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  1. David Dyzenhaus (2014). Hobbes on the International Rule of Law. Ethics and International Affairs 28 (1):53-64.
    Perhaps the most influential passage on the rule of law in international law comes from chapter 13 of Thomas Hobbes's Leviathan. In the course of describing the miserable condition of mankind in the state of nature, Hobbes remarks to readers who might be skeptical that such a state ever existed that they need only look to international relations—the relations between independent states—to observe one: But though there had never been any time, wherein particular men were in a condition of warre (...)
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  2. David Dyzenhaus (2012). Hobbes on the Authority of Law. In David Dyzenhaus & Thomas Poole (eds.), Hobbes and the Law. Cambridge University Press
  3. David Dyzenhaus (2012). Legality Without the Rule of Law? Scott Shapiro on Wicked Legal Systems: Critical Notice: Legality by Scott Shapiro. Canadian Journal of Law and Jurisprudence 25 (1):183-200.
    In Legality, Scott Shapiro – a leading legal positivist – analyses the problem of a wicked legal system in a way that brings him close to natural law positions. For he argues that a wicked legal system is botched as a legal system and I show that such an argument entails a prior argument that there is some set of standards or criteria internal to law which are both moral and legal. As a result, the more successful a legal order (...)
     
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  4. David Dyzenhaus & Thomas Poole (eds.) (2012). Hobbes and the Law. Cambridge University Press.
    Essays devoted to the legal thought of Thomas Hobbes, arguably the greatest political philosopher to write in English.
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  5. David Dyzenhaus (2011). Austin, Hobbes, and Dicey. Canadian Journal of Law and Jurisprudence 24 (2):411-440.
    I argue that attention to Austin helps us to appreciate that there are significant continuities between his legal theory and that of contemporary positivists; hence, to the extent that Austin’s theory has defects, these are reproduced in the work of contemporary legal positivism. An historical perspective on contemporary philosophy of law thus permits one to appreciate that the basic divide in legal theory is between a tradition whose basic intuition is that law is answerable to a moral ideal of legality (...)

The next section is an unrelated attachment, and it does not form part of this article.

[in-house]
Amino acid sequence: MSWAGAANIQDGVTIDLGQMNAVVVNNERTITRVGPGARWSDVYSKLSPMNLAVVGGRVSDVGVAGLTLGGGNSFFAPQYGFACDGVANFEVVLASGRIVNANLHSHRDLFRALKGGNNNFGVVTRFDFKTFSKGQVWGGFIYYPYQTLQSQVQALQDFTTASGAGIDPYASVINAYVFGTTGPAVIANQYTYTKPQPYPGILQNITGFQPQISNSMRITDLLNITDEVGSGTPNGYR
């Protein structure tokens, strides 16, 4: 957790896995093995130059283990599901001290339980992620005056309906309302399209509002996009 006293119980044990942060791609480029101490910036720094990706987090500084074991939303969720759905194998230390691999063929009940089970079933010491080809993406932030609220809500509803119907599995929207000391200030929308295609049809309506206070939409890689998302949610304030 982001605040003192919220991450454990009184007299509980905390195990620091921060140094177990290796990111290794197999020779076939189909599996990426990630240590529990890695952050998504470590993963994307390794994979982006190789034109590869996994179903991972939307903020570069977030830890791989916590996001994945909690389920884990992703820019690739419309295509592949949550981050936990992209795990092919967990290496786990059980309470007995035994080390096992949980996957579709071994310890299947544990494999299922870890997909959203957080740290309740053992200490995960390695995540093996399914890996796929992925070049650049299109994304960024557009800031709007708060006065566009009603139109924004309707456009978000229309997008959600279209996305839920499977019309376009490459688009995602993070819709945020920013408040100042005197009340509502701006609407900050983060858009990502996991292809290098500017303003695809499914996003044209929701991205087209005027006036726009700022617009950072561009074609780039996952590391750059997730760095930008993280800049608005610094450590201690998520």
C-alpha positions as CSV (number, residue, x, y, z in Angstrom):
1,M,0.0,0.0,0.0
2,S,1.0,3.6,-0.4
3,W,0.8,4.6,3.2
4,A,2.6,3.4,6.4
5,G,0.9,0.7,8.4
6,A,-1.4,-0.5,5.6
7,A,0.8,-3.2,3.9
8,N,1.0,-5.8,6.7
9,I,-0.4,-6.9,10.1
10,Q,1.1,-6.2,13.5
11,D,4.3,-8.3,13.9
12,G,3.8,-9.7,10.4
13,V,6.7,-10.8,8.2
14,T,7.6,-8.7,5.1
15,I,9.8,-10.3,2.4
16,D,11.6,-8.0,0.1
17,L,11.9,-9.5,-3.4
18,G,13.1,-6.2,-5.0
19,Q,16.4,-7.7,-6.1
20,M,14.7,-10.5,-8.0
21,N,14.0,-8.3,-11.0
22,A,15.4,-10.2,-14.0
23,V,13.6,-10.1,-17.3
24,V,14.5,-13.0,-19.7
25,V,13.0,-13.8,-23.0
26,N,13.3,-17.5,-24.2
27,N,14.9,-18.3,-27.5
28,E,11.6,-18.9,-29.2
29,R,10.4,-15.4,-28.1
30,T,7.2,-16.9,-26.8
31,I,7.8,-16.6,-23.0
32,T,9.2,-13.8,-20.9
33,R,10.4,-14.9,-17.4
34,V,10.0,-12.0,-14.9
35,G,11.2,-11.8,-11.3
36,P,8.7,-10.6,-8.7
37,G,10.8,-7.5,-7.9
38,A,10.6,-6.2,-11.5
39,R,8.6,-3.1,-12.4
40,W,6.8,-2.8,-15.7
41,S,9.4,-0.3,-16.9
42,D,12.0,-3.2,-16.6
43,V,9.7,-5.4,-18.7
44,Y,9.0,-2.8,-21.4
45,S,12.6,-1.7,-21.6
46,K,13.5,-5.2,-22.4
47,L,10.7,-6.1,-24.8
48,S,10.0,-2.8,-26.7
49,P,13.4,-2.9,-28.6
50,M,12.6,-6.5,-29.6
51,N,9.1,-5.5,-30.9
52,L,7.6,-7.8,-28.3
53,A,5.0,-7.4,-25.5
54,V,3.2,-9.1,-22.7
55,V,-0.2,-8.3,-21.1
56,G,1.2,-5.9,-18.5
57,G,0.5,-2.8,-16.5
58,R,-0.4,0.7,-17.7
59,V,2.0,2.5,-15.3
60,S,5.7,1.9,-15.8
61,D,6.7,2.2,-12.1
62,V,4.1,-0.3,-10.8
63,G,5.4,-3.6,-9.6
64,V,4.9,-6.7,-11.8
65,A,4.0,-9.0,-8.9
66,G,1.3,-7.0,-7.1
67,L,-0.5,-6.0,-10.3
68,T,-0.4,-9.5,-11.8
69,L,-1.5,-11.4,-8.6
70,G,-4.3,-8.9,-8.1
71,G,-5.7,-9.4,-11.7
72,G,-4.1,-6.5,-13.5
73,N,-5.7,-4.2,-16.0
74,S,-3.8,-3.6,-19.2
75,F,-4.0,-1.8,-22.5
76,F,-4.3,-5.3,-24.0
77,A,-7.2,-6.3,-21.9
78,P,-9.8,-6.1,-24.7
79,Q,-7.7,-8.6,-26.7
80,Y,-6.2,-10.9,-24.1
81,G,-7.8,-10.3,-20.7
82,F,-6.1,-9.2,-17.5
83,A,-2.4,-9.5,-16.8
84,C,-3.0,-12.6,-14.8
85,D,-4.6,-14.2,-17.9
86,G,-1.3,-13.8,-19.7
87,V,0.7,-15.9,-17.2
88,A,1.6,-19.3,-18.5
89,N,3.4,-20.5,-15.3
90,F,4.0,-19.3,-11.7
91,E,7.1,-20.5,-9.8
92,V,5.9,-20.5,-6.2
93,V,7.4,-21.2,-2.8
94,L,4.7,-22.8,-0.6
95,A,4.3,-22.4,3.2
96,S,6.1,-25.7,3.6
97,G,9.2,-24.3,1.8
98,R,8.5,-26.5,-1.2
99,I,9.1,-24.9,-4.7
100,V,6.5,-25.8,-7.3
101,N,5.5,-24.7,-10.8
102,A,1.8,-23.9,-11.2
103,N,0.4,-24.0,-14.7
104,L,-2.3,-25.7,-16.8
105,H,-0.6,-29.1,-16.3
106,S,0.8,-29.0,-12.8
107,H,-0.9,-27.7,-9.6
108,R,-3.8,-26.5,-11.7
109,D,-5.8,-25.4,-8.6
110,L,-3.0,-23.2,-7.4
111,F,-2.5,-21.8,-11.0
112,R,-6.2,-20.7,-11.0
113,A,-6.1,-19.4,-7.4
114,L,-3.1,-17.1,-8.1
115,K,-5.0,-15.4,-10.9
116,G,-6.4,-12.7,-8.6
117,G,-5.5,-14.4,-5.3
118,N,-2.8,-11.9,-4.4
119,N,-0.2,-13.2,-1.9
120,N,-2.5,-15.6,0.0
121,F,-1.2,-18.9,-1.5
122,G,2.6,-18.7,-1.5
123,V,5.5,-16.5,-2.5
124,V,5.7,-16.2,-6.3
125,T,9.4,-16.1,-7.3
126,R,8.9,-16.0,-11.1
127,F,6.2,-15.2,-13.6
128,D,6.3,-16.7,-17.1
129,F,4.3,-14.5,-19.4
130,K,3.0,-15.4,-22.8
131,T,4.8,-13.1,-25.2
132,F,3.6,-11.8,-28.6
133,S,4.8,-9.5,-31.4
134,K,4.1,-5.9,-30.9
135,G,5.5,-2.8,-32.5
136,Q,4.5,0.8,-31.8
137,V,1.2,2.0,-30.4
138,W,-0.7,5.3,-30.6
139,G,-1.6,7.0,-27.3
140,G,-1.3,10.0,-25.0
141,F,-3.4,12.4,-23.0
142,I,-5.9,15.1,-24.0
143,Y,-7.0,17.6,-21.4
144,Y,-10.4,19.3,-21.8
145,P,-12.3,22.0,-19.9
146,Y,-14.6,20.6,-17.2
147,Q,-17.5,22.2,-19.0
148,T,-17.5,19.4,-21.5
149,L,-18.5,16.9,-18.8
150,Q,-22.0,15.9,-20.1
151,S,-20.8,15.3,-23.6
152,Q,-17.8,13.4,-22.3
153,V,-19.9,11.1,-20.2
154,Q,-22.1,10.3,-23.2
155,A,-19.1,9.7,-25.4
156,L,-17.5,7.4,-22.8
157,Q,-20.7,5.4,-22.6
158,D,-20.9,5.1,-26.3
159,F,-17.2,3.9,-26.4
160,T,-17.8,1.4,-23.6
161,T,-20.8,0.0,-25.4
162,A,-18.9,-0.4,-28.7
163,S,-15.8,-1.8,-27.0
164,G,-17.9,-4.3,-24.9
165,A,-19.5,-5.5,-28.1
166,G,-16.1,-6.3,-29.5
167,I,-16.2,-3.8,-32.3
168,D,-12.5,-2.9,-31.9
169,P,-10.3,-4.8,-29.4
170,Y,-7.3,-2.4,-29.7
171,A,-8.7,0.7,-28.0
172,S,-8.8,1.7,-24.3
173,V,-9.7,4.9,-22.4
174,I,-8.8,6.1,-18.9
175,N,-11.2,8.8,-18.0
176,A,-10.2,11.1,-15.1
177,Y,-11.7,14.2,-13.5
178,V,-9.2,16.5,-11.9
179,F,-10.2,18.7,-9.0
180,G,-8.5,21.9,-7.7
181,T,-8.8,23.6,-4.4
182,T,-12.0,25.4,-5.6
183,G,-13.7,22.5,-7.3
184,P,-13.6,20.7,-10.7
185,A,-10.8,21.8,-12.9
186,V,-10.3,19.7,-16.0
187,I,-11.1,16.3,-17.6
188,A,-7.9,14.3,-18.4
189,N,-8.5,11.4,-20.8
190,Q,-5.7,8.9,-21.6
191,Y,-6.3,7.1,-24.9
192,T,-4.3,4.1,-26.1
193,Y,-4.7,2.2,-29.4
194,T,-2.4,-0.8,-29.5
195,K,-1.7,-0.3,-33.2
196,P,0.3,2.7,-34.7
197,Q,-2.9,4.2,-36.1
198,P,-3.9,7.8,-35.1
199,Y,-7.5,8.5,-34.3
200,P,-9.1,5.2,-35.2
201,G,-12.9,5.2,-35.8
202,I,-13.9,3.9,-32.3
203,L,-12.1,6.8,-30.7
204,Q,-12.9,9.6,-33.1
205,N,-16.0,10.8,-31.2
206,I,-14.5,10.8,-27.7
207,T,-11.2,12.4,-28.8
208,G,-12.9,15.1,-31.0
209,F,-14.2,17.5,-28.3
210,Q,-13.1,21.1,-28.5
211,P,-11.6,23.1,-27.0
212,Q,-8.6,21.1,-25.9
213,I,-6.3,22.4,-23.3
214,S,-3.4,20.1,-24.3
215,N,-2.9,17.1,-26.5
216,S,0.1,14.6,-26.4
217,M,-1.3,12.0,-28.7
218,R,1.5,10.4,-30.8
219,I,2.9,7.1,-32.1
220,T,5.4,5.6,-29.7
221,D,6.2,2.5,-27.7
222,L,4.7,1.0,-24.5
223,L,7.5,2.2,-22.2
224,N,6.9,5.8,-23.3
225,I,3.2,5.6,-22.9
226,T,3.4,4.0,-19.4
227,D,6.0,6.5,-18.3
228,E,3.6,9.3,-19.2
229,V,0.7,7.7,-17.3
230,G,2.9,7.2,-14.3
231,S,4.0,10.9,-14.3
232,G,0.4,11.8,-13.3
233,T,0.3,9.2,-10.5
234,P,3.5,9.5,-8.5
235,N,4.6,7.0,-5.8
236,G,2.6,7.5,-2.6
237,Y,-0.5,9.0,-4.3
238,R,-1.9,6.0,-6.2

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  6. David Dyzenhaus (2011). Brand-Ballard , Jeffrey . Limits of Legality: The Ethics of Lawless Judging .Oxford: Oxford University Press, 2010. Pp. 354. $65.00 (Cloth). [REVIEW] Ethics 121 (2):420-423.
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  7. David Dyzenhaus (2007). The Rule of Law as the Rule of Liberal Principle. In Arthur Ripstein (ed.), Ronald Dworkin. Cambridge University Press
     
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  8. David Dyzenhaus (2005). The Dilemma of Legality and the Moral Limits of Law. In Lawrence Douglas, Austin Sarat & Martha Merrill Umphrey (eds.), The Limits of Law. Stanford University Press
     
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  9. David Dyzenhaus (2004). The Genealogy of Legal Positivism. Oxford Journal of Legal Studies 24 (1):39-67.
    This article argues that legal positivism is best understood as a political tradition which rejects the Separation Thesis—the thesis that there is no necessary connection between law and morality. That tradition was committed for some time to eliminating the conceptual space in which the common law tradition and its style of reasoning operate. A genealogical reconstruction of the tradition shows that when positivist judges are forced to operate in that space, they have to adapt their own style of reasoning to (...)
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  10. David Dyzenhaus (2004). The Left and the Question of Law. Canadian Journal of Law and Jurisprudence 17 (1):7-30.
    This article examines the work of Martin Loughlin, a prominent public lawyer who works in the leftwing tradition of political and legal theory, often associated with the London School of Economics and Political Science. It argues that tensions in Loughlin’s work exemplify certain trends within the left, the result of the left having lost faith in its positive political programme, one which was supposed to be delivered by Parliament. What remains once this faith is lost is a traditional hostility to (...)
     
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  11. David Dyzenhaus (2004). The Unity of Public Law.
     
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  12. David Dyzenhaus (2003). Aspiring to the Rule of Law. In Tom Campbell, Jeffrey Goldsworthy & Adrienne Stone (eds.), Protecting Human Rights: Instruments and Institutions. OUP Oxford